Ward was involved in political controversy from as early as 1698. A "High-Church Tory", he launched several attacks on low-church moderation and conformity, the first being Ecclesia et factio (Church and faction, 1698). Ward's best-known political publication, Hudibras Redivivus, issued in 24 monthly parts between 1705 and 1707, drew on topical political materials. Taken into custody both in February and June 1706, Ward was charged with seditious libel for accusing the Queen Anne of failing to support the Tories in Parliament, and was condemned to stand in the pillory.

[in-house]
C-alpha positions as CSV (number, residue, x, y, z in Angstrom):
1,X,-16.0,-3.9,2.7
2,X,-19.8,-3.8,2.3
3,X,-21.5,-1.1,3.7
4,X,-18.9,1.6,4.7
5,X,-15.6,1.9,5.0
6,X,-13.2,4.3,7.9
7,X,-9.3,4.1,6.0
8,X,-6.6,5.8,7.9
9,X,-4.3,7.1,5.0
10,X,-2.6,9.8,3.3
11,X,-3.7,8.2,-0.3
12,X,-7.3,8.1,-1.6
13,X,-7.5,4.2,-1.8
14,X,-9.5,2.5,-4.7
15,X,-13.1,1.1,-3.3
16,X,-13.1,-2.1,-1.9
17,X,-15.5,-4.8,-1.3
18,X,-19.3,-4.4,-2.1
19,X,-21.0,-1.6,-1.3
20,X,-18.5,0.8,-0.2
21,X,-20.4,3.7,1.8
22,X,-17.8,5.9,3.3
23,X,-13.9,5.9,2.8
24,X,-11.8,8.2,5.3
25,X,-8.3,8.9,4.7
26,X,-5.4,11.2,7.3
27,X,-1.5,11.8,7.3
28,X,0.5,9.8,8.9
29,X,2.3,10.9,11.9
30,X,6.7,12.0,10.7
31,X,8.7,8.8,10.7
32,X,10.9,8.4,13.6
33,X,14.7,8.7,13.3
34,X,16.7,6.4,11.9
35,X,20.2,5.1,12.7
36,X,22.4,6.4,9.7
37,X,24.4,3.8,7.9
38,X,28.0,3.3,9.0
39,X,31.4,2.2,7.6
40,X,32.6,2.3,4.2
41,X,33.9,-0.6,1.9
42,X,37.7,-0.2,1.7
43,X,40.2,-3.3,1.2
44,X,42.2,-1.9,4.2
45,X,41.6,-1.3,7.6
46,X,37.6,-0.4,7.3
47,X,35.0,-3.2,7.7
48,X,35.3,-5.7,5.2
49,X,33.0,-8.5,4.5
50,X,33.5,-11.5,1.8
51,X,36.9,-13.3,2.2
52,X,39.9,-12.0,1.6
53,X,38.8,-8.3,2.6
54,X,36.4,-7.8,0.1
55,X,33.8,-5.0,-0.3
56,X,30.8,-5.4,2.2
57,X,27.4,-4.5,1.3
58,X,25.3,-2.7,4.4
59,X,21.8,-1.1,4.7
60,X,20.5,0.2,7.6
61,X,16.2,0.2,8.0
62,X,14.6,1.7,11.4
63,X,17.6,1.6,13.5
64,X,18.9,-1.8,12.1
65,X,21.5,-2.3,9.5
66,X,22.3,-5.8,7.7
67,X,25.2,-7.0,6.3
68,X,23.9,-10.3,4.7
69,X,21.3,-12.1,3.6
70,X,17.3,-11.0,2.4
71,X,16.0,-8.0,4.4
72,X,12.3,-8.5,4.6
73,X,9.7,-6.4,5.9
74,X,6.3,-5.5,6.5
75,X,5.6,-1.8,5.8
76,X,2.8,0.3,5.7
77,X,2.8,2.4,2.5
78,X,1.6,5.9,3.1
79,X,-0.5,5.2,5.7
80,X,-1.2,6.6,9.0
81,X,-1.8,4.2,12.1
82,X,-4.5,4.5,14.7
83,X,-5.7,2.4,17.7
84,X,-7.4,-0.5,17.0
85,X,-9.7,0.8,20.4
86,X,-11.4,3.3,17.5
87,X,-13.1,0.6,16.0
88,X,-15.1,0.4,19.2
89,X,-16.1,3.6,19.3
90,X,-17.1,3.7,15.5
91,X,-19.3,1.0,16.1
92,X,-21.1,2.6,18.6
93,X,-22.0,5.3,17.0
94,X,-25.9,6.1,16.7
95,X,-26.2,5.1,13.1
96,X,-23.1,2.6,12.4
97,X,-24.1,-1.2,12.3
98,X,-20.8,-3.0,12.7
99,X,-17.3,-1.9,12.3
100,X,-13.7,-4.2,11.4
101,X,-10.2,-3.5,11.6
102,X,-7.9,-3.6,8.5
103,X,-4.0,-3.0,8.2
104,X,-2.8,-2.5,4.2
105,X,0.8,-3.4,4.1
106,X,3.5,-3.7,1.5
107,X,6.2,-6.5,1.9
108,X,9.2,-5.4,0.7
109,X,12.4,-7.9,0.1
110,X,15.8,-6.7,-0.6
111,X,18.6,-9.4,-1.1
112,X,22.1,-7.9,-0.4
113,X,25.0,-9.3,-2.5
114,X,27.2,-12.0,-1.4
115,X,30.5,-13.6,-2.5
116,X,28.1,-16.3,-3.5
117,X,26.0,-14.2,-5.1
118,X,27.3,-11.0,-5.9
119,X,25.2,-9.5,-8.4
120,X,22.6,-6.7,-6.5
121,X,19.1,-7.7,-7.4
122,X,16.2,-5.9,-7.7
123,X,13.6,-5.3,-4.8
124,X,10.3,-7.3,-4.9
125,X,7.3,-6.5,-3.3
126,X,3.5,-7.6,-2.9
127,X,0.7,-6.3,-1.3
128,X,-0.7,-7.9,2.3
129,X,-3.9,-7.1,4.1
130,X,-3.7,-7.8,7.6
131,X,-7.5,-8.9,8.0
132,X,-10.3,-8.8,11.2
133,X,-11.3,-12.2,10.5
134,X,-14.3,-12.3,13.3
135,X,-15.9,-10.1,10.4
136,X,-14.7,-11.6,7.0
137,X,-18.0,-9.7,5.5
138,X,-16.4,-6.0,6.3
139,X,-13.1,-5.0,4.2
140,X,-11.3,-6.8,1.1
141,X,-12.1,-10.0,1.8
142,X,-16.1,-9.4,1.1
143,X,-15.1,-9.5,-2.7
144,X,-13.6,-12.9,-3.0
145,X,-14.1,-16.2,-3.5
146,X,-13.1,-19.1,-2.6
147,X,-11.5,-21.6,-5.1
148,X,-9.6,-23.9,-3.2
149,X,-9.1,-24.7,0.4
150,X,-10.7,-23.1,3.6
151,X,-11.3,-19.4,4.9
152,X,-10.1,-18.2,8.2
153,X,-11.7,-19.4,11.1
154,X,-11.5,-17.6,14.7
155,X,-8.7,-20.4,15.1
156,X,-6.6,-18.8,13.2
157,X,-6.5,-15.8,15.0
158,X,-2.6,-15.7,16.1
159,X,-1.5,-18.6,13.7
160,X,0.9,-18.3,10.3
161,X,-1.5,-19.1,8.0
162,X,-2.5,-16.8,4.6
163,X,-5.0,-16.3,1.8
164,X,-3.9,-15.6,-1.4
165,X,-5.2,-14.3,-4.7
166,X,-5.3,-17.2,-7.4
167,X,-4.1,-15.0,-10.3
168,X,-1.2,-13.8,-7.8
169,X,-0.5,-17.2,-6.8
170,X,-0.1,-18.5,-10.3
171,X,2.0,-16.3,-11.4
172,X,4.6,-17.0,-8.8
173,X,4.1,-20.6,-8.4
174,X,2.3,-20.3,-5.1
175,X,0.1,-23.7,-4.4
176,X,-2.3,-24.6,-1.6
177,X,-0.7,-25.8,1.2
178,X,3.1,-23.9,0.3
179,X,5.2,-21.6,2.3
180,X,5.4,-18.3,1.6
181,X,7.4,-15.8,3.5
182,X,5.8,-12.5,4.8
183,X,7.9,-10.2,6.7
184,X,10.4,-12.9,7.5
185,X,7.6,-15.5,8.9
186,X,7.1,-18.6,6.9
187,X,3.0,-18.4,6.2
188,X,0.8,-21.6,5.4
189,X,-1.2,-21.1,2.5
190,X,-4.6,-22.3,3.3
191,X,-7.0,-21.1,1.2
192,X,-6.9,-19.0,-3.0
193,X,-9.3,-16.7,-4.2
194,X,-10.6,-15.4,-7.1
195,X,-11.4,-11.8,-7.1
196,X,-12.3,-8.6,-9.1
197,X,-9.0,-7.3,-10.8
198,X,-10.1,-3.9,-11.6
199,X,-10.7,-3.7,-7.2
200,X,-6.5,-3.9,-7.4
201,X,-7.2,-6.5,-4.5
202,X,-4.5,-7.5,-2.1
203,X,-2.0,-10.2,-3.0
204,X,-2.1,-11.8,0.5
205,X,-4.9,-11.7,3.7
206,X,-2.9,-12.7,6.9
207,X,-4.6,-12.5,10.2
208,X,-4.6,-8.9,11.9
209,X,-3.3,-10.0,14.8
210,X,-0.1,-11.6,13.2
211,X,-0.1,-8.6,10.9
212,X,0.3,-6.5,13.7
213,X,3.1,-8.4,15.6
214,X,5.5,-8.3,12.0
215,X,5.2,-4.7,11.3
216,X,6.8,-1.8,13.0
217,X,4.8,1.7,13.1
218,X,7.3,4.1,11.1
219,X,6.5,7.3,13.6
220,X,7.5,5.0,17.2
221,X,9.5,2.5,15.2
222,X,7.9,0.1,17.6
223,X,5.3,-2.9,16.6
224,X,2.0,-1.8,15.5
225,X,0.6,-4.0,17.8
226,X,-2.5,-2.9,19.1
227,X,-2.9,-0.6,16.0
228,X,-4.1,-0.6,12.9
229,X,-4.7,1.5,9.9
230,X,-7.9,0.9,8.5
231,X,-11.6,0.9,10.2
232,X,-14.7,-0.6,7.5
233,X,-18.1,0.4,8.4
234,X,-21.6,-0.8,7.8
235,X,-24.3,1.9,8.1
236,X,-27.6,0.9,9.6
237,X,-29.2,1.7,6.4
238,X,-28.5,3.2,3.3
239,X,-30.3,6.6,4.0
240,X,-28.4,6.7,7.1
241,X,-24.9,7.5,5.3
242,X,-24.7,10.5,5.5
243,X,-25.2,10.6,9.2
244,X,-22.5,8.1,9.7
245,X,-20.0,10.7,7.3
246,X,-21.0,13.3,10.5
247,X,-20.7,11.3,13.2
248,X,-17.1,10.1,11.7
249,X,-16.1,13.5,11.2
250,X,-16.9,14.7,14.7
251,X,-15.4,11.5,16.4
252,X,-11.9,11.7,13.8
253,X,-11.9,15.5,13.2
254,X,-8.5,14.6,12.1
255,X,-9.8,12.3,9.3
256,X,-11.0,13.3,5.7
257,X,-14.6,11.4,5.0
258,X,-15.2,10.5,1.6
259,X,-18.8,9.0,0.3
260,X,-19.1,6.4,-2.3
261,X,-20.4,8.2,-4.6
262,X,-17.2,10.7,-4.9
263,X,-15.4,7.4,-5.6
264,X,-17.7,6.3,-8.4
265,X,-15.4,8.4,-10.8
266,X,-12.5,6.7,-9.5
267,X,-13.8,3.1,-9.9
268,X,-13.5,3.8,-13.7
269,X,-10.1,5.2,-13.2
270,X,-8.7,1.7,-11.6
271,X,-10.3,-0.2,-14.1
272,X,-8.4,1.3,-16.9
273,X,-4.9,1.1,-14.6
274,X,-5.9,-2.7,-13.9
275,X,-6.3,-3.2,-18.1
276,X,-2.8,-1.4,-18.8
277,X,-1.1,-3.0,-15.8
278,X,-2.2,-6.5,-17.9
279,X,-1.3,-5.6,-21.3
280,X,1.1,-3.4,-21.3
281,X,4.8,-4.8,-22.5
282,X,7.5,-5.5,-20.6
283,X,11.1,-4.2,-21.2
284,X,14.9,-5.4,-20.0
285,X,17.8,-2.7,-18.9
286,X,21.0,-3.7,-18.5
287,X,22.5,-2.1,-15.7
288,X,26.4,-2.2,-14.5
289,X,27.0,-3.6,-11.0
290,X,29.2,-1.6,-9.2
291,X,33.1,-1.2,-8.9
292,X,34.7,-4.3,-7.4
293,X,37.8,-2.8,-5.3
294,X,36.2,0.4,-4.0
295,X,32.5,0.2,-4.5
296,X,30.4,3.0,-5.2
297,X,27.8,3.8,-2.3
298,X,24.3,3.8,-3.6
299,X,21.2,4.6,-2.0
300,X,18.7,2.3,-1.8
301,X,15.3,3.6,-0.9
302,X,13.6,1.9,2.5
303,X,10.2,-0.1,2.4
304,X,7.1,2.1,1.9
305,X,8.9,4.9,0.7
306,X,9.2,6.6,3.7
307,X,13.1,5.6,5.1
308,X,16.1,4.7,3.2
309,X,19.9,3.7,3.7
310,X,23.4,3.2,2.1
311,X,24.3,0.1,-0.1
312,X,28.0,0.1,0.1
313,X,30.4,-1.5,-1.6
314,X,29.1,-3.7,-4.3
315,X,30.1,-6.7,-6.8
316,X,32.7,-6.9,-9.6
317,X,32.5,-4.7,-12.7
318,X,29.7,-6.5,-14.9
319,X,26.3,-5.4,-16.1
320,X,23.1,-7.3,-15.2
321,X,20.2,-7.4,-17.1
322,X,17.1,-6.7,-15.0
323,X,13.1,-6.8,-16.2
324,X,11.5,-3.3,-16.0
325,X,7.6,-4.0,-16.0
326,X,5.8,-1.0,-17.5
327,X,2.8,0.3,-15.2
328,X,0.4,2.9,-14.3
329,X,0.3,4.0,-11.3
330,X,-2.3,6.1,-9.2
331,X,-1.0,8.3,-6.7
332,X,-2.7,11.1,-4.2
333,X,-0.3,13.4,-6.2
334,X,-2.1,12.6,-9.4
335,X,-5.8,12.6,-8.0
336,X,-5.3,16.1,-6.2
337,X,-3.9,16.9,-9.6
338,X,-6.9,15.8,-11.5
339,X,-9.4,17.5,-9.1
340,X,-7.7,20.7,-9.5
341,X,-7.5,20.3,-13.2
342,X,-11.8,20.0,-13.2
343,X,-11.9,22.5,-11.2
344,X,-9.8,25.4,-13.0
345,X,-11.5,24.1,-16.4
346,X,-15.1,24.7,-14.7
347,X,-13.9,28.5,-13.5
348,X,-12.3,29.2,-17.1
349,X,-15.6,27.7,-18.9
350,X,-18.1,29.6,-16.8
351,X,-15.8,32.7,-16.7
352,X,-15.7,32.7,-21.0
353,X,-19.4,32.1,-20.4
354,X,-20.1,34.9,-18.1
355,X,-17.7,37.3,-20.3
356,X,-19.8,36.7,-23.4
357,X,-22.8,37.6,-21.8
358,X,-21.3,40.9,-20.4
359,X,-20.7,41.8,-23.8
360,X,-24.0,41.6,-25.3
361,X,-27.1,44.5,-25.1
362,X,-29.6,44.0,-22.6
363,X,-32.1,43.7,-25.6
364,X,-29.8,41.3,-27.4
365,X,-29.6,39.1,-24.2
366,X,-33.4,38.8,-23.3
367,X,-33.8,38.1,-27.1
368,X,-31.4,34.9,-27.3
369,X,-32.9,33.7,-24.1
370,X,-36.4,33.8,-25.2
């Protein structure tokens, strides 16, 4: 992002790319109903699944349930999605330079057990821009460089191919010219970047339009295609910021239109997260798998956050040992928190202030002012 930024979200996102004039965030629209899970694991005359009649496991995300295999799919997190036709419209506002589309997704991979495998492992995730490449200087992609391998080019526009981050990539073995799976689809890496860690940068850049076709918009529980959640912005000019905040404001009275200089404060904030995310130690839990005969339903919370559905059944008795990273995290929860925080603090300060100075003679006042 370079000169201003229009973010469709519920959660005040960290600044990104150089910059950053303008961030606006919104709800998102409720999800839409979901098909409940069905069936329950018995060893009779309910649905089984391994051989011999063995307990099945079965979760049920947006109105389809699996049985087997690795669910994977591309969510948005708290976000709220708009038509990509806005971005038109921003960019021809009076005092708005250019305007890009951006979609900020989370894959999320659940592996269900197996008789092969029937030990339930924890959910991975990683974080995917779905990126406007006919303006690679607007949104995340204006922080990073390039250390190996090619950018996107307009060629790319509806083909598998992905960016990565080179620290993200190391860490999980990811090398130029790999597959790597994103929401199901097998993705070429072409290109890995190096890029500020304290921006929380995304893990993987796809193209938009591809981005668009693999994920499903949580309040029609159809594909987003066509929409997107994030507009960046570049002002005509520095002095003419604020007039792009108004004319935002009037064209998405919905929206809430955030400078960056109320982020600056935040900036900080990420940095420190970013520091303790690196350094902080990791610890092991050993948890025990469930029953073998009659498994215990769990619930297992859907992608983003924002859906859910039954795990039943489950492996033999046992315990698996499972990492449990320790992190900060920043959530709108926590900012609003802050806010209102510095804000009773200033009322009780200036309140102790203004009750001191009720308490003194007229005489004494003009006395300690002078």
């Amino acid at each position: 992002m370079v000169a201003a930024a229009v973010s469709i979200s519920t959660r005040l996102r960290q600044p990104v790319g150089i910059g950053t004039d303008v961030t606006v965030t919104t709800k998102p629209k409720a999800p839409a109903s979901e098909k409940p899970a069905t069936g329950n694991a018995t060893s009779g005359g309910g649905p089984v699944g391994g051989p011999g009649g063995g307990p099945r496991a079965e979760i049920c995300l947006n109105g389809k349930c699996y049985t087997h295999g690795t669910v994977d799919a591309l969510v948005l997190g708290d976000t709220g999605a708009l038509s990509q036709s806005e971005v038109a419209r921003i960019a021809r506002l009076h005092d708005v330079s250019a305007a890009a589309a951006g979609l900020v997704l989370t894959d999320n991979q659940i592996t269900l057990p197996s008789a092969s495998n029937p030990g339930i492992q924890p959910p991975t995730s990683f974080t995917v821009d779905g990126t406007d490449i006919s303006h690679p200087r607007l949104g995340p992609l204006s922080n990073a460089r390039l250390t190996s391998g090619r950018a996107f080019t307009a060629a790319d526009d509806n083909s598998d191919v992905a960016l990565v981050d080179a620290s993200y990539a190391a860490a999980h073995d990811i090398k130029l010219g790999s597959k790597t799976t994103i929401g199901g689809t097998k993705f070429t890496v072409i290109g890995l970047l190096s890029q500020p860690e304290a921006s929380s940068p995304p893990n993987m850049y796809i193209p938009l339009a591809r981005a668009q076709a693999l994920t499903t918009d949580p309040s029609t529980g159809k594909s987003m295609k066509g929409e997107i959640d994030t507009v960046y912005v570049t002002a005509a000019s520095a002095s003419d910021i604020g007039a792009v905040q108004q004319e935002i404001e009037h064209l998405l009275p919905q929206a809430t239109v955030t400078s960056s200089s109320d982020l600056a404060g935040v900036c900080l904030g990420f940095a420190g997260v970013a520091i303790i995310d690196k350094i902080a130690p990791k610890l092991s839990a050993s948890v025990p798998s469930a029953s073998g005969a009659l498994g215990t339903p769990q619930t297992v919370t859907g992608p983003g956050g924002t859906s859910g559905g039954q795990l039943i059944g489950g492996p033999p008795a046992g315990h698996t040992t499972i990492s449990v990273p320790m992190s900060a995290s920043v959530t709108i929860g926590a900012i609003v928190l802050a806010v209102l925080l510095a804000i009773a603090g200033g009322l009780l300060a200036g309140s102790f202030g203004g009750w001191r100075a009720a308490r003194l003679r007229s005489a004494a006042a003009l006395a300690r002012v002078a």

Ward was publican at the King's Head Tavern, next to Gray's Inn, London, from 1699. In 1712 he opened an alehouse near Clerkenwell Green. His writings abated somewhat under King George I, focusing after 1712 on local and personal experiences, notably The Merry Travellers (1712), which discussed his own customers. From 1717 to about 1730, Ward kept the Bacchus Tavern in Moorfields. During this time his writings were still gaining popularity and spreading across to the Americas, where even Cotton Mather, the socially and politically influential New England Puritan minister, author and pamphleteer, warned in 1726 against "such Pestilences, and indeed all those worse than Egyptian Toads (the Spawns of a Butler, and a Brown, and a Ward...)". Close geographically to Grub Street, Moorfields offered Ward proximity to his readers. He became a target for Alexander Pope. Between late 1729 and late 1730, Ward left the Bacchus for the British Coffee House in Fullwood's Rents near Gray's Inn.